The results were alarming.
“I’ll never forget it, because probably every child we checked came back with a high lead level,” she said.
Chesnut tested her own children, and three of the four had high lead levels, she said.
Chesnut didn’t have time to do an overall study of the situation, said Rebecca Jim, who interviewed health workers about the situation for a book. A graduate student stepped in to analyze the results, she said.
In 1994, the clinic reported that 35 percent of the American Indian kids tested had high blood lead levels.
The government began testing for lead in the blood of residents and in the soil.
The results came in 1996 and offered similar results — 31.2 percent of kids in the area had blood lead levels higher than 10 micrograms per deciliter, the government’s safety limit.
Years later, in 2004, the information about these public health risks, pushed Gov. Brad Henry to propose a plan to pay all families with children 6 years old and younger to leave the Superfund site.
Henry’s spokesman, Paul Sund, said that plan would never have happened without blood testing; and, he said, the Inhofe buyout wouldn’t be happening if the 2004 effort hadn’t served as a template.
For 14 years, Rebecca Jim has held fake fishing tournaments near, but not in, Tar Creek. No one ever catches anything, and that’s the point: the water is too toxic for aquatic life to survive.
“There aren’t any fish yet, so we’re still just practicing,” said Jim, who is a former guidance counselor from Miami, OK.
Jim founded the Local Environmental Action Demanded (L.E.A.D.) Agency in part to draw attention to how large of an area is being damaged by the mine waste and how many people are being hurt.
In addition to the fishing tournaments, she also hosts a conference to raise local awareness about Tar Creek.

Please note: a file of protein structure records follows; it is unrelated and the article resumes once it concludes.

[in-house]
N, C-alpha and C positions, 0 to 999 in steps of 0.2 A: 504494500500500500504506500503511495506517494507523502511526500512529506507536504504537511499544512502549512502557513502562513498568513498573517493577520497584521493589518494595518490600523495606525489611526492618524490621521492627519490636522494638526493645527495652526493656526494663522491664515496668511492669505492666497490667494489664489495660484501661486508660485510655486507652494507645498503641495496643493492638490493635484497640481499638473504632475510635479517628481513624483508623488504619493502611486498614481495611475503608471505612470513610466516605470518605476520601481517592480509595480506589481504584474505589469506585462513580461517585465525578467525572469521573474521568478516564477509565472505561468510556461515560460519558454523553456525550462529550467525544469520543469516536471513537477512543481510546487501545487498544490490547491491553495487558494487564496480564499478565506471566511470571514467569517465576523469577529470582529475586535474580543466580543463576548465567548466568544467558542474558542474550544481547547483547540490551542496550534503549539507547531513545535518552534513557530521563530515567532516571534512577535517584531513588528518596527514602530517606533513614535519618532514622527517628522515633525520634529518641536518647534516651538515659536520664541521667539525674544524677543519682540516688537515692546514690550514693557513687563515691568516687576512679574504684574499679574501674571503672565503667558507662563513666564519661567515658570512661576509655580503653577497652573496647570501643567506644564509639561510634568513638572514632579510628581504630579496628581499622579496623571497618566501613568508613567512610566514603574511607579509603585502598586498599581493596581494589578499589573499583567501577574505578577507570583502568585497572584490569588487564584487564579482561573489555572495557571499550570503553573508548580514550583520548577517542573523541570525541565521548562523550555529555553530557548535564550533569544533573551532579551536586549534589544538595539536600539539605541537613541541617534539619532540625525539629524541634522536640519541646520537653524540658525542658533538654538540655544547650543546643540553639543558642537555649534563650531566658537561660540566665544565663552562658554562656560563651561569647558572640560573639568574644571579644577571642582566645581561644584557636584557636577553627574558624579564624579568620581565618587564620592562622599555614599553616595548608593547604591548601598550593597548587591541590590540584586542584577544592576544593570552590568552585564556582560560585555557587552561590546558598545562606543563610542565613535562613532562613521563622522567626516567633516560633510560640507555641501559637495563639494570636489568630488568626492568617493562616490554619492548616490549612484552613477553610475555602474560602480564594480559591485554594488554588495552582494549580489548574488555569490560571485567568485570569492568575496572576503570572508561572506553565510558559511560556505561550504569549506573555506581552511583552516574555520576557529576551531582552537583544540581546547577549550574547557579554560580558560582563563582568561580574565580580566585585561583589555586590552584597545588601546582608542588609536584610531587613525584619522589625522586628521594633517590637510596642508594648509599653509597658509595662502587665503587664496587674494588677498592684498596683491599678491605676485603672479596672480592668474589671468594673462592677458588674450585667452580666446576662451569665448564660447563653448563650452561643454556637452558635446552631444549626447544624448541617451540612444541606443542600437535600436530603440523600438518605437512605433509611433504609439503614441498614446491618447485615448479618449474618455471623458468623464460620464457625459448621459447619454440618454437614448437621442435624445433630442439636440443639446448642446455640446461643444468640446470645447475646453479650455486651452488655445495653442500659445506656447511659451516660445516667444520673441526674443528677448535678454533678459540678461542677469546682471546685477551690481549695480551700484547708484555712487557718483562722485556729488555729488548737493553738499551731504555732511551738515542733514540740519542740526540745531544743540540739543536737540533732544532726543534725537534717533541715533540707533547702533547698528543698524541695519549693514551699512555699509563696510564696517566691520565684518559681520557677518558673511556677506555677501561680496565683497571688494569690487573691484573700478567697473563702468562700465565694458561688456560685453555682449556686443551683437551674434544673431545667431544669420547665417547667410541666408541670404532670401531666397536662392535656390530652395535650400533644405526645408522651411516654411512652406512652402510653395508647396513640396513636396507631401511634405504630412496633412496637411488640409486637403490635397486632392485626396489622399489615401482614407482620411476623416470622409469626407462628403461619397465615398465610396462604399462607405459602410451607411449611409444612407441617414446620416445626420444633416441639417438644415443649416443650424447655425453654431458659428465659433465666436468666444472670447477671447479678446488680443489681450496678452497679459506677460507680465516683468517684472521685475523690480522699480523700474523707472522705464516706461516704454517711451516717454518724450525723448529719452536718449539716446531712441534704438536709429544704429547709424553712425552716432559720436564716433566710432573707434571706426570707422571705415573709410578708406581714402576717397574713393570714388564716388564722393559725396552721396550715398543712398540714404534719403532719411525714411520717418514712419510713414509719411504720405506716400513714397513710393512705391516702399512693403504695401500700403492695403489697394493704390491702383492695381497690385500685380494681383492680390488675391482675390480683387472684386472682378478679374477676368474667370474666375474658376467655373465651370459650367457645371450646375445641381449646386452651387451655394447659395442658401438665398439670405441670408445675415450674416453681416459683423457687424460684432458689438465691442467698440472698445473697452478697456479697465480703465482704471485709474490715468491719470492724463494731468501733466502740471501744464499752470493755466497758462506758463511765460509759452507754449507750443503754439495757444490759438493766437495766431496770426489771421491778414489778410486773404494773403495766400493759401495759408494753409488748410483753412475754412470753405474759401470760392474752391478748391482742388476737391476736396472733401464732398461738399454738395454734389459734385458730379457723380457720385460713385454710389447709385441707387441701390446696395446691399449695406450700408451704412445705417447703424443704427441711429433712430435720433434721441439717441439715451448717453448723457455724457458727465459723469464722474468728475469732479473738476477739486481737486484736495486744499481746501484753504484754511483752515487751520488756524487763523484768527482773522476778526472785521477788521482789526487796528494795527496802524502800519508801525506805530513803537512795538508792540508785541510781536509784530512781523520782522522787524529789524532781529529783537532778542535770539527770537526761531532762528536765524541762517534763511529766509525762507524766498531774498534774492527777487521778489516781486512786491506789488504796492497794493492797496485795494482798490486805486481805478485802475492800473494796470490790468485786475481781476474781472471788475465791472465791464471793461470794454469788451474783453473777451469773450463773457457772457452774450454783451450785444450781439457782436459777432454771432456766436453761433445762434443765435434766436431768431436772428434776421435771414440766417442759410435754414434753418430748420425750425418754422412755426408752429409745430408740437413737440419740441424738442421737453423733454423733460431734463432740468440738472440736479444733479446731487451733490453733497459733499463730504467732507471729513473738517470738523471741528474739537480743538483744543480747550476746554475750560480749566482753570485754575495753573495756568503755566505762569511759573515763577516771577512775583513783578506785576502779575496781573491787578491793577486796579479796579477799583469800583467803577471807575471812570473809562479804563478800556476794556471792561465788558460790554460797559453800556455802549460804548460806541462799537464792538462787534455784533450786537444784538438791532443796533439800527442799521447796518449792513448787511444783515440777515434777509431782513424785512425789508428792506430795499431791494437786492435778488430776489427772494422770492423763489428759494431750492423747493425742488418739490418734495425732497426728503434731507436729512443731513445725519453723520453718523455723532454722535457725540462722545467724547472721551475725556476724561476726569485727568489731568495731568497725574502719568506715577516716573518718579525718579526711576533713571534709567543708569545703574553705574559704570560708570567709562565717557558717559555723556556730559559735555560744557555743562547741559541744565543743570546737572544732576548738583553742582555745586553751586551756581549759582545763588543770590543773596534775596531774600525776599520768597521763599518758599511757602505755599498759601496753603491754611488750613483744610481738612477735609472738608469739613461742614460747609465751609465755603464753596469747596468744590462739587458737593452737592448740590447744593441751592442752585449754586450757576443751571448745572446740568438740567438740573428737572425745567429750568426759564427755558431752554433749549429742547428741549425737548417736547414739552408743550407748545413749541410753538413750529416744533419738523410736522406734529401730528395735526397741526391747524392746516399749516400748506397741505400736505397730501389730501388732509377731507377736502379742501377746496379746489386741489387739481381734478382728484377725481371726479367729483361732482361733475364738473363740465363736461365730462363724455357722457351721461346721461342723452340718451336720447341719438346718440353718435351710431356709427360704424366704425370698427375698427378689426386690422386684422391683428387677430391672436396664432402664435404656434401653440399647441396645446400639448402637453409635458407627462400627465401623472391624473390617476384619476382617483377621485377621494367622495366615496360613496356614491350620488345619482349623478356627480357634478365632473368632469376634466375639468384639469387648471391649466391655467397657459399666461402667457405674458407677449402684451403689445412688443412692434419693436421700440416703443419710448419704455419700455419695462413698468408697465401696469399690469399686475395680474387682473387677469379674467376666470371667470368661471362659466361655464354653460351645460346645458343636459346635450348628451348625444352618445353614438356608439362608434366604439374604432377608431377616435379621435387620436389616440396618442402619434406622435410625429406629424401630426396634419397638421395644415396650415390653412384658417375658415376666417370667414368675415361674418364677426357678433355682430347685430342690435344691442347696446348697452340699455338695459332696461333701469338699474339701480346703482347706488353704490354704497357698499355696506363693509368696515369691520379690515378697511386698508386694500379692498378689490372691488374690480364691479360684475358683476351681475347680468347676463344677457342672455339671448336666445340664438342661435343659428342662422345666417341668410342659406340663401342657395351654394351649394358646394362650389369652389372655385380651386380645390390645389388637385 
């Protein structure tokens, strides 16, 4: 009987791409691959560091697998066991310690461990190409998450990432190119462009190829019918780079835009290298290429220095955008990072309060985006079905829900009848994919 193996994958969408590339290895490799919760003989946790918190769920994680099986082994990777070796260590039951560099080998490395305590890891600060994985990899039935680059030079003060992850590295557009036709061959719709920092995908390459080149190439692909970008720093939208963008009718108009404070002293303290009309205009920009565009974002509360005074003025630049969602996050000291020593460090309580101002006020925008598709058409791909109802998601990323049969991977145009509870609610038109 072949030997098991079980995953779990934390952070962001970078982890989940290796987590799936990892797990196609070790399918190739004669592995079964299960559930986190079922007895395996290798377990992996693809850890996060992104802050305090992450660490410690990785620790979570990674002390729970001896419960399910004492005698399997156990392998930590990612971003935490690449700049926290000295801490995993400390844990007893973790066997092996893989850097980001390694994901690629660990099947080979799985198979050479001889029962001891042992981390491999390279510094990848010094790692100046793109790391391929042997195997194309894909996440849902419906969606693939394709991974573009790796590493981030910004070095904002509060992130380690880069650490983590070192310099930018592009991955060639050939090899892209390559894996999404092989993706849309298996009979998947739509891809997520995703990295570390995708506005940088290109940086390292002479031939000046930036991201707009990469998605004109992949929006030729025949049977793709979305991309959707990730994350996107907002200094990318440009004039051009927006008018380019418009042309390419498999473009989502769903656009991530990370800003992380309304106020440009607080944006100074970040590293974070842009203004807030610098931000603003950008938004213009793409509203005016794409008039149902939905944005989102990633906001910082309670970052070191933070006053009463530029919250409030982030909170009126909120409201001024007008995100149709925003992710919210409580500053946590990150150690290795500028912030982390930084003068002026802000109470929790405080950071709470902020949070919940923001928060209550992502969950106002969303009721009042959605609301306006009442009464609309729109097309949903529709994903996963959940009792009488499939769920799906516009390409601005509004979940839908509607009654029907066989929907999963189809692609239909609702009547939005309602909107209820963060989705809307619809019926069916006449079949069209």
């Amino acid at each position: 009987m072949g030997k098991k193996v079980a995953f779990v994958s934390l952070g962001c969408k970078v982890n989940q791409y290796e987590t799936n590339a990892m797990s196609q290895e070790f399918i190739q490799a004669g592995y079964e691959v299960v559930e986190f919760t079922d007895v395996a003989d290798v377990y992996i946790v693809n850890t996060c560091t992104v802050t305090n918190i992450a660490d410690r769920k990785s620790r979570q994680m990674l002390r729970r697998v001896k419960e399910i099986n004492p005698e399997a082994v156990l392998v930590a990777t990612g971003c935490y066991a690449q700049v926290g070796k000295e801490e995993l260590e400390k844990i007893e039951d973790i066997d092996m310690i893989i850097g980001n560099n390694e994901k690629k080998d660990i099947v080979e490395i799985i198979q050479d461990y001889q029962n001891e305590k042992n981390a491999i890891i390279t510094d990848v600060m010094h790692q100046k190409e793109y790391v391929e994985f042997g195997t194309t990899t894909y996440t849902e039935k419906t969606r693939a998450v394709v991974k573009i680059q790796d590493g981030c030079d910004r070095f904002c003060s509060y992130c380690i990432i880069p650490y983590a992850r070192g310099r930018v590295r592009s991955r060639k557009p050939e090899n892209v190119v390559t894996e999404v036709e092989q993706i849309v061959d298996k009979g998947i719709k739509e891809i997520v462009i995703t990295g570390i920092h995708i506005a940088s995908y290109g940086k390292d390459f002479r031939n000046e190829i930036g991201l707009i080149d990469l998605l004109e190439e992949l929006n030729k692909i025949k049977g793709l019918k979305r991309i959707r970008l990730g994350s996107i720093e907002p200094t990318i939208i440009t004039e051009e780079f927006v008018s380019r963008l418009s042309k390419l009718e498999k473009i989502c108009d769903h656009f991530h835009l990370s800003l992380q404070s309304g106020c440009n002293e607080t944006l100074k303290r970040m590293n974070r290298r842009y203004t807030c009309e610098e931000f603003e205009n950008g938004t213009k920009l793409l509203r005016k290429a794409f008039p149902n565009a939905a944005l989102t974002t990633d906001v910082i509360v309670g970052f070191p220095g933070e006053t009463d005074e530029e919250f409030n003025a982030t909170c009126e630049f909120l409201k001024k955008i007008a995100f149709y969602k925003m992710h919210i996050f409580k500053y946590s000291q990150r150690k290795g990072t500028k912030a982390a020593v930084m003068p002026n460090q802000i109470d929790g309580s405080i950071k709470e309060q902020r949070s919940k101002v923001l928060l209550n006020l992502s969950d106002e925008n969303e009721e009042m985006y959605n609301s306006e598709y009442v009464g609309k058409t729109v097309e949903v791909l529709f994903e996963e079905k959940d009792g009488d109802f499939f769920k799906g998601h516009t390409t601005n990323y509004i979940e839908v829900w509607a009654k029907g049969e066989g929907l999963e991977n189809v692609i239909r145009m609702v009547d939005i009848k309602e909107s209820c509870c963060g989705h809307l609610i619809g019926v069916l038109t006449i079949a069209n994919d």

With input from Jim and Earl Hatley, the state posted an advisory that warns locals about the dangers of eating too much fish caught in Tar Creek, the Neosho River, Spring River and Grand Lake, said Jay Wright, who worked on the project with the state Department of Environmental Quality.
Wright said Jim helped the agency realize that some American Indians in the area pressure cook fish, eating the bones and skin, which are potentially the most toxic parts of fish that they live around heavy metals. A previous study hadn’t taken local eating habits into account, he said.
“They’ve done a lot to raise public awareness on a lot of fronts, and frankly to encourage public agencies to take a look at the situation a little closer — and maybe look at it in ways that we hadn’t thought about looking at it before,” Wright said of Jim and Hatley.
Jim still is advocating for continued environmental cleanup, and will host a 10th Tar Creek conference September 15 to 17.
“Once people are out of the epicenter (of Tar Creek), it doesn’t mean the problem is gone,” she said. “The problem is still huge. It’s just huge beyond belief.”
She’s hopeful that fish will be able to live in Tar Creek again soon, with continued federal attention. Then, her fishing tournaments can be real — instead of held in protest.
Cave-ins have long been reported in the unstable mining area at Tar Creek.
In the 1960s, houses actually sunk into the mine working. Picher’s Main Street was shut down in the ’50s because the fear of cave-ins was so great. And, prior to 1986, there were 59 collapses that sank craters more than 95 feet across, according to a government report.
Despite all these warning signs, the cave-in risks were never studied on a large scale until 2006, when a U.S. Army Corps of Engineers report was released.
The results surpassed anything Inhofe expected. Two-hundred eighty-six homes, businesses and churches were found to be at risk for collapse.
Inhofe said in an interview that he decided to put increased attention on Tar Creek in 2003, when he became chair of the senate’s Environment and Public Works Committee.